The economic growth rate of the world economy in 2018 was largely unchanged from that in 2017, but the trend of the strong recovery in individual economies, seen in 2017, failed to continue. Except a small number of economies, such as the United States, most individual economies saw their growth rates drop in 2018. Compared with 2017, the economic growth of the E11 was also lower in 2018. Calculation based on IMF data released in January 2019 shows that in 2018, the GDP growth of the E11 was about 5.1% (See Figure 1), slightly lower than their growth rate in 2017, which was 5.2%. Despite their easing growth, the E11 saw their growth rate higher than that of the world economy as a whole and the G20 and much higher than that of the EU and G7. The trend has been close to what we have forecast last year 1, i.e., the trend of the E11 maintaining high-rate growth is expected to continue in 2018 and their growth rate is expected to be largely unchanged from that in 2017 (the GDP growth of the E11 was about 5.1% for 2017, based on data in January 2018), but the possibility of it continuing to rise strongly is big.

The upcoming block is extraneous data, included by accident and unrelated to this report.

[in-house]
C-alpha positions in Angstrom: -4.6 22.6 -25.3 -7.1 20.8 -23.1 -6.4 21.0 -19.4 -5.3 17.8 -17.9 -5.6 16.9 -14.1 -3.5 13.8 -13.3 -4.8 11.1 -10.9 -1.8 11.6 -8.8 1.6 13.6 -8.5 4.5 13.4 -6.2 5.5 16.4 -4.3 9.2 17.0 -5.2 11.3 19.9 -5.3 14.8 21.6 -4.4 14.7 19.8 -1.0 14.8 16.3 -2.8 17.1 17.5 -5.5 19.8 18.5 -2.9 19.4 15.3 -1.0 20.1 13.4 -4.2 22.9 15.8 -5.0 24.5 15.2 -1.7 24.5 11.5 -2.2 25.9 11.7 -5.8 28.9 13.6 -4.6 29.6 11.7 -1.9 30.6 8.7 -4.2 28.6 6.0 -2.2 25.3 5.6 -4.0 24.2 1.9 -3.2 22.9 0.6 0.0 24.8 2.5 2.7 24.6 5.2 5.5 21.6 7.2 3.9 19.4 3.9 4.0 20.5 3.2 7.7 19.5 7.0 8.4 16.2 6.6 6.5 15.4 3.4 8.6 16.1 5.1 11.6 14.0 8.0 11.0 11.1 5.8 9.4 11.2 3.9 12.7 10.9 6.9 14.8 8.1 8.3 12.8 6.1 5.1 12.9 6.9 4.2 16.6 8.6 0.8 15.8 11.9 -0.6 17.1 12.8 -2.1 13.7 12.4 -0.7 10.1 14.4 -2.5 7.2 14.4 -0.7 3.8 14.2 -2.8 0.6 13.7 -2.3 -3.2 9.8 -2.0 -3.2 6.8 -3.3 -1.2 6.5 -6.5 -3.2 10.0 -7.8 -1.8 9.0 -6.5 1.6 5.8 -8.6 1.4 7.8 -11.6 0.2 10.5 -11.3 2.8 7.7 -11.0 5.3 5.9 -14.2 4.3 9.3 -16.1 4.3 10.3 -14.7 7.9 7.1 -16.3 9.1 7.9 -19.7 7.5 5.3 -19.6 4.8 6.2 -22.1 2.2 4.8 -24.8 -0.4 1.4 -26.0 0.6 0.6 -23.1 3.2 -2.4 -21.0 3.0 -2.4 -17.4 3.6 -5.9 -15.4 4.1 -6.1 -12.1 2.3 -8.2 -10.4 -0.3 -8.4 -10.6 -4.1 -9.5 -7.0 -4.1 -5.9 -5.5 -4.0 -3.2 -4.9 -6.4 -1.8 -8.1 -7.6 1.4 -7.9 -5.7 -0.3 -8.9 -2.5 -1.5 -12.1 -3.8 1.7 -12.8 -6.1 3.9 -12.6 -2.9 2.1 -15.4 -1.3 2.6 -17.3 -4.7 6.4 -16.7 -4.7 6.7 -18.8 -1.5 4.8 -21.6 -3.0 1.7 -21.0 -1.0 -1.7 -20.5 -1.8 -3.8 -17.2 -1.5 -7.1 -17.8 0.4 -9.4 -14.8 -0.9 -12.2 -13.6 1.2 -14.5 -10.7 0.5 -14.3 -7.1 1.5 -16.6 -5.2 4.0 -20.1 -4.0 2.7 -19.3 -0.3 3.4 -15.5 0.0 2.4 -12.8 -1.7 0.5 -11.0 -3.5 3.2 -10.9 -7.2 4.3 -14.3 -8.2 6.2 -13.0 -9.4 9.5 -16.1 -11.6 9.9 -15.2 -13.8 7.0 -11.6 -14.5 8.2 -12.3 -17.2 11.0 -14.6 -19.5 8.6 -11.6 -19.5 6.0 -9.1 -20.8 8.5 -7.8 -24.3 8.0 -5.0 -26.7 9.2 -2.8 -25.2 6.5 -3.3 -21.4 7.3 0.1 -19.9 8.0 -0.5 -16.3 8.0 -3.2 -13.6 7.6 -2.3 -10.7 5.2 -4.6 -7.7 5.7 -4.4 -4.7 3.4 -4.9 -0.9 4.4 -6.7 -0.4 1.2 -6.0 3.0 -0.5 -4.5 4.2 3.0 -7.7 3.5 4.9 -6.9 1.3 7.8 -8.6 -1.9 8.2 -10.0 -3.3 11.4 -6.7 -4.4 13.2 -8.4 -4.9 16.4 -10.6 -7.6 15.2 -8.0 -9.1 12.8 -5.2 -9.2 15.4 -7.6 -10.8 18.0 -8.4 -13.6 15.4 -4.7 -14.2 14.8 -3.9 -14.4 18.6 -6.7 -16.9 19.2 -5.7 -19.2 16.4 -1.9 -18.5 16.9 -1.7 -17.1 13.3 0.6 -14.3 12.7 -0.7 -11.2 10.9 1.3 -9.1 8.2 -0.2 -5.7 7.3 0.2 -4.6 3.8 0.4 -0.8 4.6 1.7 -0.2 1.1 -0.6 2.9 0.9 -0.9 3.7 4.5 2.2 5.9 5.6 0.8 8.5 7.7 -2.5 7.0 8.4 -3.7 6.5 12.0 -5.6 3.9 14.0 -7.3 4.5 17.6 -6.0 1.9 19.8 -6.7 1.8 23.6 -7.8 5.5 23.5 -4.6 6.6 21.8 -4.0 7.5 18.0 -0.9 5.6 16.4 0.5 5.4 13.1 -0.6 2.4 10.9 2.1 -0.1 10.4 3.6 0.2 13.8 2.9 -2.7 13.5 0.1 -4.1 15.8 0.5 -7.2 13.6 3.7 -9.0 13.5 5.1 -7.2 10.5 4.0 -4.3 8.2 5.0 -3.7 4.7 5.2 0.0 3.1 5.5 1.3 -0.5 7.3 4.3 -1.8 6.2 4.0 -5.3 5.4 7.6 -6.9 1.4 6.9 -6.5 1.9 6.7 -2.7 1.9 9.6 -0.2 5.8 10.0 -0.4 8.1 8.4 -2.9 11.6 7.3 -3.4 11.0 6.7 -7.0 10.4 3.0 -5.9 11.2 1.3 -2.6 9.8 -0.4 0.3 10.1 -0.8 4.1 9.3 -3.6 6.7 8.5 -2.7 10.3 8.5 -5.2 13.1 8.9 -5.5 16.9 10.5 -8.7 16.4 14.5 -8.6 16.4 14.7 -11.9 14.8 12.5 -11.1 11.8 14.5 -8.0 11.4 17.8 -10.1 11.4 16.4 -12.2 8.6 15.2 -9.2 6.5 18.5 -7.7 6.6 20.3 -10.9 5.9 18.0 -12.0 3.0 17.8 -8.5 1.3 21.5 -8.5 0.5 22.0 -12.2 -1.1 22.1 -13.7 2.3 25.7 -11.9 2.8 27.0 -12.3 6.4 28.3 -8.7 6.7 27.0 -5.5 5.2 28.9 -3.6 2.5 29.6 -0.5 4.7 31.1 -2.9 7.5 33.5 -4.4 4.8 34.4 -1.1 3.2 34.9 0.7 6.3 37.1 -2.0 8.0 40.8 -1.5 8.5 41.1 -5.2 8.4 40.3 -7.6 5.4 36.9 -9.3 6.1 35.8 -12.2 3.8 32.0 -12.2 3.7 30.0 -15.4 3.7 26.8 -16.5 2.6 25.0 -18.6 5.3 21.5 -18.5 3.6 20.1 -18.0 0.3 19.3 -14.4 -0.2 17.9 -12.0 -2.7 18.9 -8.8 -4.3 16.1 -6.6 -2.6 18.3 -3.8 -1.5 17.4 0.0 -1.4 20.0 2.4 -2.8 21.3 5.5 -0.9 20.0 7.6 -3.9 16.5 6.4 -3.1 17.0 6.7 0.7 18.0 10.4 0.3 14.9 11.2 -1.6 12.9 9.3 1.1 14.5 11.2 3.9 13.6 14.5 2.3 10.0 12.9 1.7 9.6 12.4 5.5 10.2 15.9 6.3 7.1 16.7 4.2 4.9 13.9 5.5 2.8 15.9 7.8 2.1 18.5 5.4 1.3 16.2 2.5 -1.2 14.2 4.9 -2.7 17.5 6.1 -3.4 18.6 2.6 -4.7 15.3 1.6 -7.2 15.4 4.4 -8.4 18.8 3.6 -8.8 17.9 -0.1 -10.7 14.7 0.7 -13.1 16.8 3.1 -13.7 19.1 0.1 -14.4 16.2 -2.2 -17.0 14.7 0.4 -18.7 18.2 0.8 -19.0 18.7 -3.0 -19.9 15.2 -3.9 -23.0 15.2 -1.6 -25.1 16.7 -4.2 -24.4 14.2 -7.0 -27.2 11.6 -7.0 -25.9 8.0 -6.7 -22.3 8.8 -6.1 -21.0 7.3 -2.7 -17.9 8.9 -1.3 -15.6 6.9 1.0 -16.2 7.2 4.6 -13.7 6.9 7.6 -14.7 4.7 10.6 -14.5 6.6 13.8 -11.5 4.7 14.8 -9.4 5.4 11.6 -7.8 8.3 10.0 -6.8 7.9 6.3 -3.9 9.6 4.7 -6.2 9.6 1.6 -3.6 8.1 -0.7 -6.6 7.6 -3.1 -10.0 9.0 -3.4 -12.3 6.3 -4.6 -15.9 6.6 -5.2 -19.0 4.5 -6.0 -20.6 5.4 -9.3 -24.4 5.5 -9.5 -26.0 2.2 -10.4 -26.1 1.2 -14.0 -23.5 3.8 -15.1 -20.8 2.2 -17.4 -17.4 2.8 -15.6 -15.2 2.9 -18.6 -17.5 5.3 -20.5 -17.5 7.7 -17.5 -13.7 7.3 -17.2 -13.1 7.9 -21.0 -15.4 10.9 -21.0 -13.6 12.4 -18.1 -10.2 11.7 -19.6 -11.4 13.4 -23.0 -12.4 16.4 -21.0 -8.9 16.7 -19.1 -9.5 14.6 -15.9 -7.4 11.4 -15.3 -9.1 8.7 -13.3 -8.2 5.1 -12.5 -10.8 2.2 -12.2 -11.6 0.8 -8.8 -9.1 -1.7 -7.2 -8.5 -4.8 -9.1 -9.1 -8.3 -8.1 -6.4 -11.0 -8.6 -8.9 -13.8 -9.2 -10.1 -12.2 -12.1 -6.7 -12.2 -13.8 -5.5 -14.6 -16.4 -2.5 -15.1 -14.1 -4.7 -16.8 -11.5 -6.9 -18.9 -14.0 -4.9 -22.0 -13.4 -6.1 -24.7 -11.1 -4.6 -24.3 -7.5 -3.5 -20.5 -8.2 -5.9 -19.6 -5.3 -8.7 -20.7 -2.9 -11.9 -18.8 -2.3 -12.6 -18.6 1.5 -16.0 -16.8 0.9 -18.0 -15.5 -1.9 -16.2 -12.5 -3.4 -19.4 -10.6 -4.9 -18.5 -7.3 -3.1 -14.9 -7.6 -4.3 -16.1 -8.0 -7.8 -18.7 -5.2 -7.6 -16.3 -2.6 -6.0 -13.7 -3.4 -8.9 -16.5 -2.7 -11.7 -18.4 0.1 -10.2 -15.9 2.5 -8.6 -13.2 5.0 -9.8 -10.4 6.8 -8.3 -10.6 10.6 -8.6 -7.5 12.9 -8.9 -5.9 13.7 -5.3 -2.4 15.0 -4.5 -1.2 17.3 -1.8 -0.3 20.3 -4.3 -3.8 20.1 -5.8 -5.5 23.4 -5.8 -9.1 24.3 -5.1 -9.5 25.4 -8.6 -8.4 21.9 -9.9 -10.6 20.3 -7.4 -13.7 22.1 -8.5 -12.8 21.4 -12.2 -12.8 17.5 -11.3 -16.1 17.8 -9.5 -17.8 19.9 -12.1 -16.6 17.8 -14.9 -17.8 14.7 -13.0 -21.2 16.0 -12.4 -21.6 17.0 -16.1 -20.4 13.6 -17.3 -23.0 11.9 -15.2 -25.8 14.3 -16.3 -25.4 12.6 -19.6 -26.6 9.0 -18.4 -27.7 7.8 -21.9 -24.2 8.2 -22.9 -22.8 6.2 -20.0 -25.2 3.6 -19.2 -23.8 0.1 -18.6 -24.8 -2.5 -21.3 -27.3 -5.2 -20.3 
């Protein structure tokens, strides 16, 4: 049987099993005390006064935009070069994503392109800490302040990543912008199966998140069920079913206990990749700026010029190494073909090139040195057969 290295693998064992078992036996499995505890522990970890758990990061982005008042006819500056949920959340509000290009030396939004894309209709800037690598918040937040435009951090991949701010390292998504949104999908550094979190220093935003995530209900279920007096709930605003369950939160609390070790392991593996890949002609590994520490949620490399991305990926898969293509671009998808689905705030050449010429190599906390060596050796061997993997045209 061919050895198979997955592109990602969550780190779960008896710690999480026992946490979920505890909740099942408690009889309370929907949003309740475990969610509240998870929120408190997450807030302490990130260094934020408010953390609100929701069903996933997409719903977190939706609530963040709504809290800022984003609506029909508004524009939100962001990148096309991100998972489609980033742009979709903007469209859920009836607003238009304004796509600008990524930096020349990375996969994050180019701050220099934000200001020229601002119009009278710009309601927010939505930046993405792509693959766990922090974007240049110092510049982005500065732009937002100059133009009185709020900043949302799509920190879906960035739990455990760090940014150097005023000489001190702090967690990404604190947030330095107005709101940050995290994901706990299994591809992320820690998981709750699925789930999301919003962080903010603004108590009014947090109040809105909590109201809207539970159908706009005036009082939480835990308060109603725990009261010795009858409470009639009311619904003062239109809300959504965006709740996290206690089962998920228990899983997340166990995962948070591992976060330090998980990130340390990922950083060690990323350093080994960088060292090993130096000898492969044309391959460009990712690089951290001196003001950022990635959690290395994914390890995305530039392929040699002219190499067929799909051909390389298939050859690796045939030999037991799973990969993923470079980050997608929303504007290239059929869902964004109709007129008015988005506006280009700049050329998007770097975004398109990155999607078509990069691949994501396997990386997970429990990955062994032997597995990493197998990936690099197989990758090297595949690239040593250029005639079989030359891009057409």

Figure 1. Growth rates of major economies in 2009-2018

1 The growth rate of each economy group is based on the weighted calculation of PPP-based GDP (current-price) of each economy. The 2018 data are based on estimation.

Sources: 2.